A man who saved the lives of thousands of premature babies by pioneering neonatal treatment in the US was the focus of a BBC feature this week.
Martin Couney, a Jewish-German immigrant to the United States in the early 20th century, set up an unconventional exhibit in New York called ‘All the World Loves a Baby’.
For 25 cents, visitors could come and see babies being cared for in incubators. Their money covered the facility’s operating costs and helped save the lives of many babies.
At the time, many doctors in the West held the view that premature babies were genetically inferior and should be left alone. Without intervention, many died.
The medical establishment viewed Couney as a charlatan but he used the latest incubators from Europe, where France was well ahead of the US in terms of premature infant care.
During his career the pioneer estimated that he had saved the lives of nearly 6,500 premature babies, with an 85 per cent success rate.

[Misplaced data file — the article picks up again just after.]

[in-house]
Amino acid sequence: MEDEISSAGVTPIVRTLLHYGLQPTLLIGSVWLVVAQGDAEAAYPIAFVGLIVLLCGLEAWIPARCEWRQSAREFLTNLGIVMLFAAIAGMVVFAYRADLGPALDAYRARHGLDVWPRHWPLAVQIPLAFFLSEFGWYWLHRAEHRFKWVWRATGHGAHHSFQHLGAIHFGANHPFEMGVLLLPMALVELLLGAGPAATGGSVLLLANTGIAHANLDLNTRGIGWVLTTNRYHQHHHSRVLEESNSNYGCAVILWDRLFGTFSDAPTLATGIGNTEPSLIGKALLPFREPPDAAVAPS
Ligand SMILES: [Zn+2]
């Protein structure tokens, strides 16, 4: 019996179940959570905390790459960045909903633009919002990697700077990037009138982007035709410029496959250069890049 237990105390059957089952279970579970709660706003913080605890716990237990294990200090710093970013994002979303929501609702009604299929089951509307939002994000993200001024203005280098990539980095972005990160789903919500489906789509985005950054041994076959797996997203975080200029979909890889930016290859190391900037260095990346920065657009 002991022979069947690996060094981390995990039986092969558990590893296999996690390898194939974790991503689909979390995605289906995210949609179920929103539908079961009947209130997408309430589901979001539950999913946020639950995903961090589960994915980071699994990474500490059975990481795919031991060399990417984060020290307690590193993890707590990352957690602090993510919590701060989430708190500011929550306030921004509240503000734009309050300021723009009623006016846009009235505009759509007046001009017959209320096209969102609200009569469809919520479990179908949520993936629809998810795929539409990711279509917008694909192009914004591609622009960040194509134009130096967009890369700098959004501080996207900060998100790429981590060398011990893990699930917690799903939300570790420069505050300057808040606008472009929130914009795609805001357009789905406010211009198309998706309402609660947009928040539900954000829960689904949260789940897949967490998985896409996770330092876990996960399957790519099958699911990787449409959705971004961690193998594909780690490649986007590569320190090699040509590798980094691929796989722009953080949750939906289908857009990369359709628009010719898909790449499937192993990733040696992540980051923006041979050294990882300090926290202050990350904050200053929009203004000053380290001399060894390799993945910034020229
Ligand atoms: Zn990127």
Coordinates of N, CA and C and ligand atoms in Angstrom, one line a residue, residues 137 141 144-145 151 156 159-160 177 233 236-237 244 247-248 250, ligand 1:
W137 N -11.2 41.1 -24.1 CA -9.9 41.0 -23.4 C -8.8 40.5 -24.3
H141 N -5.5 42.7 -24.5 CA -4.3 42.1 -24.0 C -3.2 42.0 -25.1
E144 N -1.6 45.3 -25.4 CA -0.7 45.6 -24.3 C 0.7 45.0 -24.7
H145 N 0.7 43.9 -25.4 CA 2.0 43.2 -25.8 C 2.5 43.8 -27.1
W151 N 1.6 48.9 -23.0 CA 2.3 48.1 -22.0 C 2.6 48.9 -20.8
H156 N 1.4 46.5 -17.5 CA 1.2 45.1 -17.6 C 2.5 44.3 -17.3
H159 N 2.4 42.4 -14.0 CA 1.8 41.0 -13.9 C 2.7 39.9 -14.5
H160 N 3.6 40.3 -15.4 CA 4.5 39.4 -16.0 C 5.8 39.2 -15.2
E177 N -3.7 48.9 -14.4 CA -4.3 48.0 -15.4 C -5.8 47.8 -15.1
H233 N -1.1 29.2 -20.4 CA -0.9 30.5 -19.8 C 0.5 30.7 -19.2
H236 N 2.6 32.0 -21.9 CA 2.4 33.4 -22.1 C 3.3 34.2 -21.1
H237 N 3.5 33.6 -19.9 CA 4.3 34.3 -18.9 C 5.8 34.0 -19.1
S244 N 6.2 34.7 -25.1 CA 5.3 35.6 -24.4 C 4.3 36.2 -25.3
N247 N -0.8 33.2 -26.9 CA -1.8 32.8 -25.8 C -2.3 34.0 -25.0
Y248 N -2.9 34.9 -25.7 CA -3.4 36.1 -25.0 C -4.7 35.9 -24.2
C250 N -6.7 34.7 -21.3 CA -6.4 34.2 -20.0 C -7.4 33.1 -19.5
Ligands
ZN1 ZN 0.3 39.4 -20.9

Couney shows a child one of the premature babies he is caring for.
As well as saving their lives, Couney gave lectures praising the babies’ potential and cited the names of famous men like Sir Isaac Newton who were born prematurely and went on to achieve great things.
Couney died in 1950 at the age of 80 and he is remembered fondly by the people he saved. Carol Boyce Heinisch, who was born in 1942, said: “He should be famous for what he did. He saved thousands of us”.
And Beth Allen, who was born in 1941, said: “Nobody else was offering to do anything to save me”, adding: “Without Martin Couney I wouldn’t have had a life”.
Nurses at the facility pose with some of the premature babies they are tending to.
In December last year, parents in the UK who were told by doctors to end life support for their premature daughter because of the cost celebrated her third birthday.
Faith Snell was born at 25 weeks in December 2012, weighing just 1lb 2oz.
She spent the first six weeks of her life in intensive care after suffering a brain haemorrhage during an emergency caesarean section.
Leanne and Anthony took Faith home in April 2013 expecting her to be on oxygen for four years – yet a week later she was breathing on her own.